U-He’s updated ZebraCM virtual synthesizer is now available for download with Computer Music magazine.

U-He have some great freeware versions of their flagship synths, some of which recently got a much-appreciated GUI refresh.

ZebraCM (the stripped-down magazine-only version of Zebra2) is one that benefitted from a refresh and design overhaul.

Understandably, a new image doesn’t always get everyone excited, but it’s not just about aesthetics. The old ZebraCM interface looked quite funky, but in truth, it was a bit clumsy and convoluted. Now, it looks great, and more importantly, it flows much better, which should help you work faster.

New look aside, ZebraCM just about scratches the surface of what Zebra2 can do, and it also takes a fixed architecture approach rather than the modular workflow of Zebra2. But that’s not a complaint by any means; Zebra2 is just absolutely massive.

At the core of ZebraCM are two wavetable oscillators with sixteen waveforms. Next up is a Noise generator with four types (White, Pink, Digital, and Crackles) and a multi-mode Filter (20 modes).

Moving down the interface, we have two expanded ADSR Envelopes with Rise/Fall Sustain, three LFO’s, and three effects modules (Mod FX, Delay, and Reverb).

If you’re familiar with ZebraCM, you’ll know what to expect from the sound. It’s fantastic for Euro House, Techno, EDM sounds, like roaring leads, and thumping/growling basses. It also does well with the more ambient, less in-your-face sounds, too, like warm brassy pads.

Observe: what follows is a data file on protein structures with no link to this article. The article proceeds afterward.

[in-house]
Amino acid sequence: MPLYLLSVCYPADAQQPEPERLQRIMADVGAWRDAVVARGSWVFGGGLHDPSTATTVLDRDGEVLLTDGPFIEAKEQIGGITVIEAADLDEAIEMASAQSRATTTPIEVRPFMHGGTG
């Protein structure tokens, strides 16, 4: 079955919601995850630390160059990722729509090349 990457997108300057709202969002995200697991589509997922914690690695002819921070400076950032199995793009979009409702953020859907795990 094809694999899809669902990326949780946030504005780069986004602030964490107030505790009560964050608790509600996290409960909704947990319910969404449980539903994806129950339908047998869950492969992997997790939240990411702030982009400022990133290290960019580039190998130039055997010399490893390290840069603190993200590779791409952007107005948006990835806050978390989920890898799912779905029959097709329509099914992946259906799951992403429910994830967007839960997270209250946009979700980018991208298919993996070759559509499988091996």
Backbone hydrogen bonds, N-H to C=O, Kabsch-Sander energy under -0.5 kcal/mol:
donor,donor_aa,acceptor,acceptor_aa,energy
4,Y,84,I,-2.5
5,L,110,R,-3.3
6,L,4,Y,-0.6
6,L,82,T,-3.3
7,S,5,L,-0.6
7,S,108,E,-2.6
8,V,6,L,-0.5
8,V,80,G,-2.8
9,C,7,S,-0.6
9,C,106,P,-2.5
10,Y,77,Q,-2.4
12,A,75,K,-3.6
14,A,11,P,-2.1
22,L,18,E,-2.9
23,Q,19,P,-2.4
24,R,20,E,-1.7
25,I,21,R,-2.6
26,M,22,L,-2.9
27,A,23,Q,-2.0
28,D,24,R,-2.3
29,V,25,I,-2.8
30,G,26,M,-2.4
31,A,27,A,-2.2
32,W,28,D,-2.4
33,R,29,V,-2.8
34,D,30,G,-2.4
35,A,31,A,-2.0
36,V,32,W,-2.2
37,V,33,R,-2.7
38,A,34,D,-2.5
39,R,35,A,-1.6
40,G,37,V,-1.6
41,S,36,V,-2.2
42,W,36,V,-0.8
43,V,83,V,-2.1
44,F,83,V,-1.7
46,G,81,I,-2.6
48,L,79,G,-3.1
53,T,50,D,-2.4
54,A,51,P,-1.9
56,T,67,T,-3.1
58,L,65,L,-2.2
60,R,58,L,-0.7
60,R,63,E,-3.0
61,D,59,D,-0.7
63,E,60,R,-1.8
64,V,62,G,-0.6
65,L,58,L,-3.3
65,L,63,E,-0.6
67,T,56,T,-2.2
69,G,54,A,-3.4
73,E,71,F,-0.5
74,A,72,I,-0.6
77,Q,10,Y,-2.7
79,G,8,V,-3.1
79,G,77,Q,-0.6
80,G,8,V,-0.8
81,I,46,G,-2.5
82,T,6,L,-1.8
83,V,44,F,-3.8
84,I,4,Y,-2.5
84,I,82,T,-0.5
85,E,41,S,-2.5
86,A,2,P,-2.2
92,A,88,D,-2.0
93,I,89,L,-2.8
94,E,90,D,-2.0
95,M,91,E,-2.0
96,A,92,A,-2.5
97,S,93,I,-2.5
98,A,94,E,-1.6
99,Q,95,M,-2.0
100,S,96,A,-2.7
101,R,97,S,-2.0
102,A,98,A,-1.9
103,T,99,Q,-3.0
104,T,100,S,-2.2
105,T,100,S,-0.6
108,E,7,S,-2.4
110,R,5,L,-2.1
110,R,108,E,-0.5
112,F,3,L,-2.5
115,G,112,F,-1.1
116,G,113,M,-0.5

I said above that the new GUI isn’t just about looking pretty, so here’s a couple of examples of how it helps get to those great sounds faster.

Firstly, it has a much improved, much larger preset menu that allows you to search by type/tags. Exploring the 221 factory presets is quick and easy.

Secondly, the vast MIDI CC options are now more easily accessible thanks to a clever overlay page.

When turned on, the overlay pay highlights all MIDI CC assignable parameters with a neon border. Clicking a highlighted parameter will turn it white, ready for you to send some data by moving the desired control. Assigning user-defined modulation sources is a similarly simple process.

The GUI is resizable from 70-200%, which helps keep a tidy workspace.

The verdict on this ZebraCM update is the same great sound, far better workflow. If you like U-He, make sure you check out Triple Cheese, which had a recent makeover, too. I’m a U-He fan; I think they very rarely go far wrong, and their Repro-5 synth is one of my favorites.

ZebraCM is available for macOS and Windows from the latest issue of Computer Music.

More info: ZebraCM / Pocketmags (available with Computer Music magazine)

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